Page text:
Past weeks also saw the RMB sharply depreciate against the dollar. Looking ahead, the drivers behind RMB strength over the past two years are fading. Export growth will likely slow, and strong portfolio inflows are turning into outflows as U.S. Treasury yields crossed over those of Chinese Government Bonds. This trend of weakness could continue. Despite a strong current account surplus, similar to 2015-2016, depreciation could be driven by capital outflows. A slowing growth outlook, reduced yield buffer, slowing property market, and less global confidence in China as an investment destination, point to continued outflow pressures. Policymakers will likely want to smooth out this process, but tolerance for gradual depreciation may remain part of the policy toolkit to support growth in coming months, especially given that the RMB still sits at strong levels versus the CFETS basket. We have been recommending that clients with RMB hedging needs to do so. As we see risks of further depreciation we have been recommending switching out of CNH-denominated bonds and direct long FX exposure.
All market and economic data as of April 28, 2022 and sourced from Bloomberg Finance L.P. and FactSet unless otherwise stated.
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Standard and Poor’s 500 Index is a capitalization-weighted index of 500 stocks. The index is designed to measure performance of the broad domestic economy through changes in the aggregate market value of 500 stocks representing all major industries. The index was developed with a base level of 10 for the 1941–43 base period.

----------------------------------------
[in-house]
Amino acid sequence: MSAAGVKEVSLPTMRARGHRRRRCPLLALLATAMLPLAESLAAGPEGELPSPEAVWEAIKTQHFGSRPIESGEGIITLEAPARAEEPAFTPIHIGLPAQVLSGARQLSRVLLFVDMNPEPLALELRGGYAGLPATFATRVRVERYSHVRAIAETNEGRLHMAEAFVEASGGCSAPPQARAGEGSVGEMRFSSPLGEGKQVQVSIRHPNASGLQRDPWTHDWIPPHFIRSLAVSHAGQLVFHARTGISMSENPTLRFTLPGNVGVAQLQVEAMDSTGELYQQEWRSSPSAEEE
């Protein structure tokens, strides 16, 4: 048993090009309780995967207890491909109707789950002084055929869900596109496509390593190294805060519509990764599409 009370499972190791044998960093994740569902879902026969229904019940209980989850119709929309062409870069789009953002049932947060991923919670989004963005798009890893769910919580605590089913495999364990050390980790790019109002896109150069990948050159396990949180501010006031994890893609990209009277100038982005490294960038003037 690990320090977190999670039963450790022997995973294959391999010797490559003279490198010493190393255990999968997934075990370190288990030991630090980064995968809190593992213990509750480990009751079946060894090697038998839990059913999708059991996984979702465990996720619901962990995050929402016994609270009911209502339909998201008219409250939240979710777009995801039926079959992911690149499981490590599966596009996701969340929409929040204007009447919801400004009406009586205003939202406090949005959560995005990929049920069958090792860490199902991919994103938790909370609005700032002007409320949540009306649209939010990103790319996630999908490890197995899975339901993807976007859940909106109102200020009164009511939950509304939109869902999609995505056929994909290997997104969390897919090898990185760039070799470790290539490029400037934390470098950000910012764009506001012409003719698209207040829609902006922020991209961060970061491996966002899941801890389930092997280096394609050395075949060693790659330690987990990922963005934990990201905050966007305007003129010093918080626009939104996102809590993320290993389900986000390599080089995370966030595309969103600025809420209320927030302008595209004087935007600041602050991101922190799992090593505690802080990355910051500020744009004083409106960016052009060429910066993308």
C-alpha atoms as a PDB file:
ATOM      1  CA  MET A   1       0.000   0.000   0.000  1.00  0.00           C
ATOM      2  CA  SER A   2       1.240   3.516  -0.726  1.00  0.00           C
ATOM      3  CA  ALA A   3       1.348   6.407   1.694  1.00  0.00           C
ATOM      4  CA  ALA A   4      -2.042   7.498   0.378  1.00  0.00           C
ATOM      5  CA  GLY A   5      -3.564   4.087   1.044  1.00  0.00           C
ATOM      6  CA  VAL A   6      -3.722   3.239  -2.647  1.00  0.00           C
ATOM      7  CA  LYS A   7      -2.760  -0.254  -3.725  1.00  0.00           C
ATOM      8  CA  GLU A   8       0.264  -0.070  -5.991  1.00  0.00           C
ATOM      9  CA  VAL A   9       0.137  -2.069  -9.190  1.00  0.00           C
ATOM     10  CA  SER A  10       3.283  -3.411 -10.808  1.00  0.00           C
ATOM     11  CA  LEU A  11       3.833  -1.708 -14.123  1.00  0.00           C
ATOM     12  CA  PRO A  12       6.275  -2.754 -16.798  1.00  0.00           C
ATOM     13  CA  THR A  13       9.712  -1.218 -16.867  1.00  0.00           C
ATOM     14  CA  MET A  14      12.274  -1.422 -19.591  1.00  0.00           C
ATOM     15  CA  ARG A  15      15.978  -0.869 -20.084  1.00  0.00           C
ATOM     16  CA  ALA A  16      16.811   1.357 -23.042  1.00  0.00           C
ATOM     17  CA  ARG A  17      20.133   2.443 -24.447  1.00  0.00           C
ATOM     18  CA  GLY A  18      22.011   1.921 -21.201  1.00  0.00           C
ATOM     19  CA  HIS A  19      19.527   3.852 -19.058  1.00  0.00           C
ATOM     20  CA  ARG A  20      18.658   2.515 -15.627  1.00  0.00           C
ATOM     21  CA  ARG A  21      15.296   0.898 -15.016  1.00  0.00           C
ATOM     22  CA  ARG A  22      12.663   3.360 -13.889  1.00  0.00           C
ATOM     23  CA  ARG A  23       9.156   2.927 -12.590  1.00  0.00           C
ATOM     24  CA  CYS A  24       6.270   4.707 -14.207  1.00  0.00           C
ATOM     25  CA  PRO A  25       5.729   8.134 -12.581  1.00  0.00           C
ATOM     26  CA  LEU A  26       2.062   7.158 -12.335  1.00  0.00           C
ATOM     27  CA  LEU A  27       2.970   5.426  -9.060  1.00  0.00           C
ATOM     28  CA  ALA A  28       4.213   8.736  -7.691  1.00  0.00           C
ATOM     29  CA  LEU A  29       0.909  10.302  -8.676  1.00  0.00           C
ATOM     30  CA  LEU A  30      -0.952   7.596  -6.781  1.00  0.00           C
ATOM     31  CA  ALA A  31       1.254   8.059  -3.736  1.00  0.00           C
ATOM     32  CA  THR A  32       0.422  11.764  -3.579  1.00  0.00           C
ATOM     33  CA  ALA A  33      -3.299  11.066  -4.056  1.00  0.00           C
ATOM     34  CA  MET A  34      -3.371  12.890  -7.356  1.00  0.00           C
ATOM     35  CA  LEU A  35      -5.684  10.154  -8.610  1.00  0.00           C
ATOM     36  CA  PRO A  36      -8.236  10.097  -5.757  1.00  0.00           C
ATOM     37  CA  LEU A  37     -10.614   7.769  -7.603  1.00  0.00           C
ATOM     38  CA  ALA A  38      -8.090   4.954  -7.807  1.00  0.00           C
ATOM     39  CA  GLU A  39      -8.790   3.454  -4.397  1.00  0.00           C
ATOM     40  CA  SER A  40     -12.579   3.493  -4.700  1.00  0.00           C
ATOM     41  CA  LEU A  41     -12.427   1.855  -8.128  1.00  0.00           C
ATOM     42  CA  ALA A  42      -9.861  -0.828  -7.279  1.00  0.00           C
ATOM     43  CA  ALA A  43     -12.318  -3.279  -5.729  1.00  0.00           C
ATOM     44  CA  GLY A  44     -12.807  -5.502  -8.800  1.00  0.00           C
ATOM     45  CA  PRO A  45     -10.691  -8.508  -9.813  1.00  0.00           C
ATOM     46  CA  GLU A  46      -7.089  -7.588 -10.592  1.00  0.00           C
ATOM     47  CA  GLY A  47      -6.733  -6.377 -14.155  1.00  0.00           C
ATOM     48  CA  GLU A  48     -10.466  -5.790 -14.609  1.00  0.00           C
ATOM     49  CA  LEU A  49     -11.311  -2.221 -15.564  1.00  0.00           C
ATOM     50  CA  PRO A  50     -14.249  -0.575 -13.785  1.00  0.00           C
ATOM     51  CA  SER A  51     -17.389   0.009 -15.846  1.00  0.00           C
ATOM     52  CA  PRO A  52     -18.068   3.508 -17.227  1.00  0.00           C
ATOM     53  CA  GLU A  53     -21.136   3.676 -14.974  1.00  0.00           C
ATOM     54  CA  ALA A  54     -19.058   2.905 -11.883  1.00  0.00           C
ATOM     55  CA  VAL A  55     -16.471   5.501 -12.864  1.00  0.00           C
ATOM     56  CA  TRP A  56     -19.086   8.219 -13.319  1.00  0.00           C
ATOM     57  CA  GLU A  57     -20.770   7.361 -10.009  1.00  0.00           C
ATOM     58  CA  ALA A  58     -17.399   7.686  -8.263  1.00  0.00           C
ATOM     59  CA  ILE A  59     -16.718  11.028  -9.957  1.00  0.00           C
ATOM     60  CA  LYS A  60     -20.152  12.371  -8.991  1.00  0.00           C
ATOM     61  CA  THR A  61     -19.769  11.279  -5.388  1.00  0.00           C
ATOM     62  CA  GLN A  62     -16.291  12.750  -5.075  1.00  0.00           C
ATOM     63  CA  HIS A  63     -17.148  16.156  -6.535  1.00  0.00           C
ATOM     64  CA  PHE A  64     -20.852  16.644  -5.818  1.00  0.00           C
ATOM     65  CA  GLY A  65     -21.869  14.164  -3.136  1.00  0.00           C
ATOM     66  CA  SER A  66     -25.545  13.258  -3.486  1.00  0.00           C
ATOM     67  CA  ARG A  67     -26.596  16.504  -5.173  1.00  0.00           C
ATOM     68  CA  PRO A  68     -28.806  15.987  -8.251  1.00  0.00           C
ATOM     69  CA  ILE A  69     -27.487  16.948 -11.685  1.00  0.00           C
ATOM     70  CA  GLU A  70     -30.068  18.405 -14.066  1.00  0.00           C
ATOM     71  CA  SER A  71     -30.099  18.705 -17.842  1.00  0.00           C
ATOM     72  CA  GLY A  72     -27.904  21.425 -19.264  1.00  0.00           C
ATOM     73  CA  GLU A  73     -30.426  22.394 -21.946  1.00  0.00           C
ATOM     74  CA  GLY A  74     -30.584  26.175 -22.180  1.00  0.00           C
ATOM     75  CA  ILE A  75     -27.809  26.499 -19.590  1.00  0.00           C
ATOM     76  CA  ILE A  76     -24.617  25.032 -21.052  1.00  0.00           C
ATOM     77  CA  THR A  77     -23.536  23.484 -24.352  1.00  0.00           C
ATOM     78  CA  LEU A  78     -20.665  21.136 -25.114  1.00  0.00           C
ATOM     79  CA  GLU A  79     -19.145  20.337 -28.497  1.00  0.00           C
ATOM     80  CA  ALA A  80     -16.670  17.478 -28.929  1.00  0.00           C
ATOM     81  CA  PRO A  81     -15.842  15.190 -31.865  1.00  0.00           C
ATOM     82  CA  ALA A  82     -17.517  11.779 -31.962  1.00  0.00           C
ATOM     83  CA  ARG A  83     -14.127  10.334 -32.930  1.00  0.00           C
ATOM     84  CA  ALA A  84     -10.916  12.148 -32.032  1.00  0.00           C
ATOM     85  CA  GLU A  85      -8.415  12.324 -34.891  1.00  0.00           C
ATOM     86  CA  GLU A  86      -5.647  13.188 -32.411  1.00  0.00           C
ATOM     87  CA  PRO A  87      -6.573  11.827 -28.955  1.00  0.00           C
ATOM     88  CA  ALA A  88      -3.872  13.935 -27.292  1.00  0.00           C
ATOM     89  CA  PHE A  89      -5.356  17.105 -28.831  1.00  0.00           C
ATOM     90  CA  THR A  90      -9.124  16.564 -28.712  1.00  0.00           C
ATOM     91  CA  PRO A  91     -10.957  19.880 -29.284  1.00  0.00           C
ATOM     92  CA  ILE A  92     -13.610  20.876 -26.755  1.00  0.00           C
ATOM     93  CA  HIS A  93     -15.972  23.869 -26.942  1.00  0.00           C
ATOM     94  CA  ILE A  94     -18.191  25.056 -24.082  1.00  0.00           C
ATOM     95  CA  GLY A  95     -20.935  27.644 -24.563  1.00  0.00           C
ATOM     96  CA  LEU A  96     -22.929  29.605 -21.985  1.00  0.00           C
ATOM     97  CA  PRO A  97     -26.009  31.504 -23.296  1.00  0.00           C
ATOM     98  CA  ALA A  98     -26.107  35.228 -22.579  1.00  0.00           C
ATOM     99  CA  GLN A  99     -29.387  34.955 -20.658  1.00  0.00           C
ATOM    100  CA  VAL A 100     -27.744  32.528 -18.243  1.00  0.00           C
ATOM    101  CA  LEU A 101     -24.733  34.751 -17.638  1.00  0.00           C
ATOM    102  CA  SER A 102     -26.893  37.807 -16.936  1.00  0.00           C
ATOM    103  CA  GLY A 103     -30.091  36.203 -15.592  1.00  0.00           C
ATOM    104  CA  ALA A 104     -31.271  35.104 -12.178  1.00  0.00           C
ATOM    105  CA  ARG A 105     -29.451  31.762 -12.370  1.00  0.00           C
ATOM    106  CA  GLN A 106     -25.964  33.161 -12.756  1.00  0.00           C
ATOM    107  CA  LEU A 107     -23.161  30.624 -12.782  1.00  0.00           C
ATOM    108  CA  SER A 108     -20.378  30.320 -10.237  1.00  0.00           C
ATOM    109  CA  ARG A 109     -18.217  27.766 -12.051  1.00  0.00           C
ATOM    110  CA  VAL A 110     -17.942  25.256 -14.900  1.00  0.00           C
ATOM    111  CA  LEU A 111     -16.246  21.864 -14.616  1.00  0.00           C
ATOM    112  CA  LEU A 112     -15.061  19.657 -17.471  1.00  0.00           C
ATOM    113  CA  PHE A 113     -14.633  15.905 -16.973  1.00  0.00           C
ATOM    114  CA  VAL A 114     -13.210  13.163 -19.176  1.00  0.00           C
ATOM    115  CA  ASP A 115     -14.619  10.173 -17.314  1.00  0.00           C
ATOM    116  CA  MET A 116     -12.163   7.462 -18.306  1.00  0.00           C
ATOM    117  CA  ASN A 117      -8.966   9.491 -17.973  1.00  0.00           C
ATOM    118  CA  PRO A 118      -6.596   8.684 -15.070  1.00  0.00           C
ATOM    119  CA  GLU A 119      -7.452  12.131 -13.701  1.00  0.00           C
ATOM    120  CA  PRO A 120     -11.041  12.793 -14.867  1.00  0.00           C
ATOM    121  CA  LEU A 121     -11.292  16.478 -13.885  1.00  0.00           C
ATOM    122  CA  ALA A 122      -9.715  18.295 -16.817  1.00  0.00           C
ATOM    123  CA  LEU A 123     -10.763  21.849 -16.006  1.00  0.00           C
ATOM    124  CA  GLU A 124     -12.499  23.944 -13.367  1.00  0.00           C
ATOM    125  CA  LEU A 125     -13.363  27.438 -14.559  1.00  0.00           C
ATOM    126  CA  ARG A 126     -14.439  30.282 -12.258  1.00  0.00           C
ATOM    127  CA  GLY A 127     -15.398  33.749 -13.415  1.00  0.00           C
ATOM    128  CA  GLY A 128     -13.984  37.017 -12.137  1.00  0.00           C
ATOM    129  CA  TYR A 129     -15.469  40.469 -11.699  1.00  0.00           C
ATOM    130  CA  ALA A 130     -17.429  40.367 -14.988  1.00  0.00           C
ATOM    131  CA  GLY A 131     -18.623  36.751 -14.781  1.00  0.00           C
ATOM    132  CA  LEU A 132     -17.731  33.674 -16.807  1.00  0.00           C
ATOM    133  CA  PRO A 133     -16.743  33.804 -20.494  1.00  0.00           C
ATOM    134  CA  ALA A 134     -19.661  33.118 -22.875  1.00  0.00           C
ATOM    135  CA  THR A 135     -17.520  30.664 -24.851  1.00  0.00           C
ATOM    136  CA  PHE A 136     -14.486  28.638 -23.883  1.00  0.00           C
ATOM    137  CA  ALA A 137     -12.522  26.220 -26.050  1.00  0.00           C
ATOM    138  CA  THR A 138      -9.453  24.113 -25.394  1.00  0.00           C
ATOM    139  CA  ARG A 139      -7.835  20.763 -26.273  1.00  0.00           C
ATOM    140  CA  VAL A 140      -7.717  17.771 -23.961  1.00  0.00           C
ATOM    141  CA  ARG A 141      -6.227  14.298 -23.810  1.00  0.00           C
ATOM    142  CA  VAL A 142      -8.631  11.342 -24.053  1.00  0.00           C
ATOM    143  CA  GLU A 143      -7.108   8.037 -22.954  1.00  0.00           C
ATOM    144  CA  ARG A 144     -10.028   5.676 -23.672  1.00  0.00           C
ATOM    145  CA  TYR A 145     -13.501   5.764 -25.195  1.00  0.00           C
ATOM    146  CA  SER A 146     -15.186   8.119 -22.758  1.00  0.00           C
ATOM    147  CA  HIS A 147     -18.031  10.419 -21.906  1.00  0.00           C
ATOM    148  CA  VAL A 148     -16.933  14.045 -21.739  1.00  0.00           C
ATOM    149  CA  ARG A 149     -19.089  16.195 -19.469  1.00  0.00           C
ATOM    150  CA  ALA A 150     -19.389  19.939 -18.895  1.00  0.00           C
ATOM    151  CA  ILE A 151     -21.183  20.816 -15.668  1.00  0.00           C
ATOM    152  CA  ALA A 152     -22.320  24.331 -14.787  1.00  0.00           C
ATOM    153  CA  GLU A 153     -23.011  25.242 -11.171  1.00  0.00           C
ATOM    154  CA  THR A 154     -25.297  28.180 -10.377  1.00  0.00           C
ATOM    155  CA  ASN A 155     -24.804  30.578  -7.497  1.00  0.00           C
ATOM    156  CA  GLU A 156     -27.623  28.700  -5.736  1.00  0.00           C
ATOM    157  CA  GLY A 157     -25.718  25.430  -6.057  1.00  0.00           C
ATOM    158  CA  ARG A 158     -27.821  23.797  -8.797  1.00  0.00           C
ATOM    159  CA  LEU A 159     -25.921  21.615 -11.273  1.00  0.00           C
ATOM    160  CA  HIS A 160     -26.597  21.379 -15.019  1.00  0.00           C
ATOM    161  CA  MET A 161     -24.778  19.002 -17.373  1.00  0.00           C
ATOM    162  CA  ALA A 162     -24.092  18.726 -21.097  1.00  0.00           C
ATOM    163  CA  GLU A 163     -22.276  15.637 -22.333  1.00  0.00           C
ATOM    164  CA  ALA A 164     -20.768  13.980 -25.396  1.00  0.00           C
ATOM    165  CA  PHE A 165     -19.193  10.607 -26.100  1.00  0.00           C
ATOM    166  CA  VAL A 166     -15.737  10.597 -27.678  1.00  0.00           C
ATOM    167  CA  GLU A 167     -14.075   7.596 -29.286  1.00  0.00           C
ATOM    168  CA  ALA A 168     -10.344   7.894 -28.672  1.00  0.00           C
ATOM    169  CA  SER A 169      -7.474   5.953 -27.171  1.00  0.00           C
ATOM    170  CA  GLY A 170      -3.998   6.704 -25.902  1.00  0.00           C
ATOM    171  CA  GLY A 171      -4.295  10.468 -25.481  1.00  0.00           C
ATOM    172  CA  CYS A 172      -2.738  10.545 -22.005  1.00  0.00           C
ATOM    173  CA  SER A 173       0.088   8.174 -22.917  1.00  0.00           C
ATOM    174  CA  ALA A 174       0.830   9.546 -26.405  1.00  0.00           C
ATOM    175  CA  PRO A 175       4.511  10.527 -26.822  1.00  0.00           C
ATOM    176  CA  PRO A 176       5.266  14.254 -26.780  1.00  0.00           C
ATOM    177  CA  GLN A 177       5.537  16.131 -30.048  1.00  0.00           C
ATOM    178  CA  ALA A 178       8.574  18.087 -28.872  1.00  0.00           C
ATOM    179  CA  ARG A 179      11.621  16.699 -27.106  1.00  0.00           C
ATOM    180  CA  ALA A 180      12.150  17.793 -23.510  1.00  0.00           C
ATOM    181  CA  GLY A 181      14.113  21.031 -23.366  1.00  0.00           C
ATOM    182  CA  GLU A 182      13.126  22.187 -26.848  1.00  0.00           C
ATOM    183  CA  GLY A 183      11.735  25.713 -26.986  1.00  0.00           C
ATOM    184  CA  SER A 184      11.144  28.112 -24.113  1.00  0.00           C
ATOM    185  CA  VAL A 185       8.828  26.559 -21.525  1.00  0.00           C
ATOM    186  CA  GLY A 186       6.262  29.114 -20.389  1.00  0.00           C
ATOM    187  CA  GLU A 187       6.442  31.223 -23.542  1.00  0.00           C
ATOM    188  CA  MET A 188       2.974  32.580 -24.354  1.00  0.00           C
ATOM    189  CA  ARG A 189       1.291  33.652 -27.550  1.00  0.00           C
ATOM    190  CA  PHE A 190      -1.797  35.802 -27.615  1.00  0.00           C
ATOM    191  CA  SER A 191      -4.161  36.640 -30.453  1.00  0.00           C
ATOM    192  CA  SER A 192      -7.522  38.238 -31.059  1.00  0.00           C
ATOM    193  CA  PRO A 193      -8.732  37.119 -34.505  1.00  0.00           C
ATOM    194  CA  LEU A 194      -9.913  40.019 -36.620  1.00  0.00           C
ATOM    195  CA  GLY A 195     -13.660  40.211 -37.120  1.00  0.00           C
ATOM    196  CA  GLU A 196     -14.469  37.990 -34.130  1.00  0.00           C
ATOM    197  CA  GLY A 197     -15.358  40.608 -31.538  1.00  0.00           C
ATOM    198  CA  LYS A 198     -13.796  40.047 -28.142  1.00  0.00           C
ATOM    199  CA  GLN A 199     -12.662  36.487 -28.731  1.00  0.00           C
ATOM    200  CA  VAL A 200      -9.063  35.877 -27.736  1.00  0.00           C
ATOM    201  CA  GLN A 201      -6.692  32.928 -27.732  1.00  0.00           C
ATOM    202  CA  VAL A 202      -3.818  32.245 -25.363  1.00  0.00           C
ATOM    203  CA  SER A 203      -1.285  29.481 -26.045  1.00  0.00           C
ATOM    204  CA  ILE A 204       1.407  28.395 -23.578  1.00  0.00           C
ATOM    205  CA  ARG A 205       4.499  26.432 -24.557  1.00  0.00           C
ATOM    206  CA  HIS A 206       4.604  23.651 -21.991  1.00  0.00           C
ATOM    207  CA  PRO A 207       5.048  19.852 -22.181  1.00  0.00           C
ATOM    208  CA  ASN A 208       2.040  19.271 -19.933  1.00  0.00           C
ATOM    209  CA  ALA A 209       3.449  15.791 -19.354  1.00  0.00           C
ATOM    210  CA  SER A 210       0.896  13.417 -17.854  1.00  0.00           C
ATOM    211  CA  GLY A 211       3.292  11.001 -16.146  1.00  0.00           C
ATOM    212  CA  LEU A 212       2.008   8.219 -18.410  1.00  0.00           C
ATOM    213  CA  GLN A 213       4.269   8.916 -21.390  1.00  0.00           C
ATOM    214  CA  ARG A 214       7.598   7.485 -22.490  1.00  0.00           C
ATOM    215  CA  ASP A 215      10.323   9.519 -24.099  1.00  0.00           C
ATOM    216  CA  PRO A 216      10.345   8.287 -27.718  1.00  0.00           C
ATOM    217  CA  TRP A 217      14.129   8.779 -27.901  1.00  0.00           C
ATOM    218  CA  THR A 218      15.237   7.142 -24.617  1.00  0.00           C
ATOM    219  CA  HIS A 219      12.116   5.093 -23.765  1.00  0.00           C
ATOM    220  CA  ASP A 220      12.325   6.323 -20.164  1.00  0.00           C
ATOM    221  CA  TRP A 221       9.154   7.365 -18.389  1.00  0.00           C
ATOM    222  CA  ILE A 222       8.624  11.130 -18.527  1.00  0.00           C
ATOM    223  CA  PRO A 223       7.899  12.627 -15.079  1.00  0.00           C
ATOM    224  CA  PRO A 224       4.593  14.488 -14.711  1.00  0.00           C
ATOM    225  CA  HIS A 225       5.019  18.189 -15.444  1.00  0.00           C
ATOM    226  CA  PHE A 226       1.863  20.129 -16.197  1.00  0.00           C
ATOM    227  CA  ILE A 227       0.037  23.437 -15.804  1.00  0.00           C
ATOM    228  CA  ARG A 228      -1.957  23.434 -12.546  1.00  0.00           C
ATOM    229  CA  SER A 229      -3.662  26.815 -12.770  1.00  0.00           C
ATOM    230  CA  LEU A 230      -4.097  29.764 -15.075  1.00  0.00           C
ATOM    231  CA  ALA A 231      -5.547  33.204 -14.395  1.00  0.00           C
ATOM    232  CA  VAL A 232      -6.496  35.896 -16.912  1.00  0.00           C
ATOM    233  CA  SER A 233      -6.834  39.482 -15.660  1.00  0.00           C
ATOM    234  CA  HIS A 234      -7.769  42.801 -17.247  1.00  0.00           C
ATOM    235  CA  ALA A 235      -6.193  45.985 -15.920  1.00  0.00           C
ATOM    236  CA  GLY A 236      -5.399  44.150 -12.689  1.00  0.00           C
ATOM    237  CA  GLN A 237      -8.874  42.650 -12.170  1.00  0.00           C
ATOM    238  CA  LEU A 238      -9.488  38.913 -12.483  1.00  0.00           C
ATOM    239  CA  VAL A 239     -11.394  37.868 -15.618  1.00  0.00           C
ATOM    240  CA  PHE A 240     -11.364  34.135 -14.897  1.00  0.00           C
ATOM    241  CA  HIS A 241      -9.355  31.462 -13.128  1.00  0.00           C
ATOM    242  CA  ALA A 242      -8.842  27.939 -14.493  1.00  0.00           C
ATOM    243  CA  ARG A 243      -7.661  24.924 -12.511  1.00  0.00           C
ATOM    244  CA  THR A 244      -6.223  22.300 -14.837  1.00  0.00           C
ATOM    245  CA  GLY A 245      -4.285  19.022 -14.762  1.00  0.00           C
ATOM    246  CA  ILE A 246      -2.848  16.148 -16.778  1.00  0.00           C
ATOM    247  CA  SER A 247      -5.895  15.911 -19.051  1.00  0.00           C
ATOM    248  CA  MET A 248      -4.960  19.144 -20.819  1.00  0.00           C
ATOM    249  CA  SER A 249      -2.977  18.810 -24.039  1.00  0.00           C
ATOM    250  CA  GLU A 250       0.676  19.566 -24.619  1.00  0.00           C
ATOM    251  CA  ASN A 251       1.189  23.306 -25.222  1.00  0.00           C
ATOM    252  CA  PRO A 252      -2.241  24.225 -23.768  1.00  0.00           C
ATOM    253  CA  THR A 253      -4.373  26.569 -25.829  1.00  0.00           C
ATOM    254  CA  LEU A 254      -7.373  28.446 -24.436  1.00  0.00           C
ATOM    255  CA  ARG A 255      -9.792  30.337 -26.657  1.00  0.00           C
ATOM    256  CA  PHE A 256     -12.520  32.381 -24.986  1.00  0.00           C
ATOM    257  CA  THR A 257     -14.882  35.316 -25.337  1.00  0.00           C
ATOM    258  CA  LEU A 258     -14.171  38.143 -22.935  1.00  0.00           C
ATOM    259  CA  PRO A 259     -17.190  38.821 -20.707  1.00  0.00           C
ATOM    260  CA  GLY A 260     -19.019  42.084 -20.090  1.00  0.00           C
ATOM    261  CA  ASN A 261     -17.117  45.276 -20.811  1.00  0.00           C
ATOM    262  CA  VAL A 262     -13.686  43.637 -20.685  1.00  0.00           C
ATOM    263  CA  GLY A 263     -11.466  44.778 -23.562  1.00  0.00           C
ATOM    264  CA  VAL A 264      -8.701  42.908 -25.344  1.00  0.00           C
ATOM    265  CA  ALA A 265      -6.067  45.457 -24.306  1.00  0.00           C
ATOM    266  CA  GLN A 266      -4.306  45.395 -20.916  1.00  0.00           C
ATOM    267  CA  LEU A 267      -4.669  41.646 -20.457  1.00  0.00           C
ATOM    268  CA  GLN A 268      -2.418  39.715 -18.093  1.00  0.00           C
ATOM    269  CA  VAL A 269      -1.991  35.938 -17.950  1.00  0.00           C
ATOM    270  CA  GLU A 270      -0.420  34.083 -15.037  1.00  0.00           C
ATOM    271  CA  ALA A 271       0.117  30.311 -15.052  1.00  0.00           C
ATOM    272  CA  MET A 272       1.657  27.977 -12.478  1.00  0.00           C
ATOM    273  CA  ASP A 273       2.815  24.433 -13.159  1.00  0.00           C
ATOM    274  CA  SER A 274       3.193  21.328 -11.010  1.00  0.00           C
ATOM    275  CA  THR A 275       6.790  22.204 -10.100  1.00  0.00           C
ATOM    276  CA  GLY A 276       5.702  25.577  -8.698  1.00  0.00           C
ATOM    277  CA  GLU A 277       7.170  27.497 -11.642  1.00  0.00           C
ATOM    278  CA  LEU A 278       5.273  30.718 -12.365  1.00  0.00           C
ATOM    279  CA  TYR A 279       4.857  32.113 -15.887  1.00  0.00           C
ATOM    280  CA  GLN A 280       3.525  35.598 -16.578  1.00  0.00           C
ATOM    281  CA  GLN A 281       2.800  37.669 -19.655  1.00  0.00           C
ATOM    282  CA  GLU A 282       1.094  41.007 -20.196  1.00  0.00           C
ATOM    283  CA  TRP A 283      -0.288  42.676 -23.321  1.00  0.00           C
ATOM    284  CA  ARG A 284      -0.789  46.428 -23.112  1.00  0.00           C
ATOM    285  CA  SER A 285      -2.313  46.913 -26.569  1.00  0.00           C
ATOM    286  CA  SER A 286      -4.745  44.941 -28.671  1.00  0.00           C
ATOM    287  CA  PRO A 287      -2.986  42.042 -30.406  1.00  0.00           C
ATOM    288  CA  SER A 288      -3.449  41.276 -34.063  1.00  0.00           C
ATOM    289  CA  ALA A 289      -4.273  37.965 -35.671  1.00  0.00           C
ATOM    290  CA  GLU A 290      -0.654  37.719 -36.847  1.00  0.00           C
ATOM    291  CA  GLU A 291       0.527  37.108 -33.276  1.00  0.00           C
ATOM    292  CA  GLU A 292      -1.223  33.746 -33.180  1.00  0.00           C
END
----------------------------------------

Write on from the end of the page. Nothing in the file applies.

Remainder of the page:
The Nasdaq 100 Index is a basket of the 100 largest, most actively traded U.S companies listed on the Nasdaq stock exchange. The index includes companies from various industries except for the financial industry, like commercial and investment banks. These non-financial sectors include retail, biotechnology, industrial, technology, health care, and others.
The Hang Seng Index (HSI) is a freefloat-adjusted market-capitalization-weighted stock-market index in Hong Kong. It is used to record and monitor daily changes of the largest companies of the Hong Kong stock market and is the main indicator of the overall market performance in Hong Kong.
The CSI 300 is a capitalization-weighted stock market index designed to replicate the performance of the top 300 stocks traded on the Shanghai Stock Exchange and the Shenzhen Stock Exchange.
The VIX Index is a financial benchmark designed to be an up-to-the-minute market estimate of the expected volatility of the S&P 500 Index, and is calculated by using the midpoint of real-time S&P 500 Index option bid/ask quotes.
The CFETS RMB Index mainly refers to CFETS (China Foreign Exchange Trade System) currency basket, including CNY versus FX currency pair listed on CFETS. The sample currency weight is calculated by international trade weight with adjustments of re-export trade factors.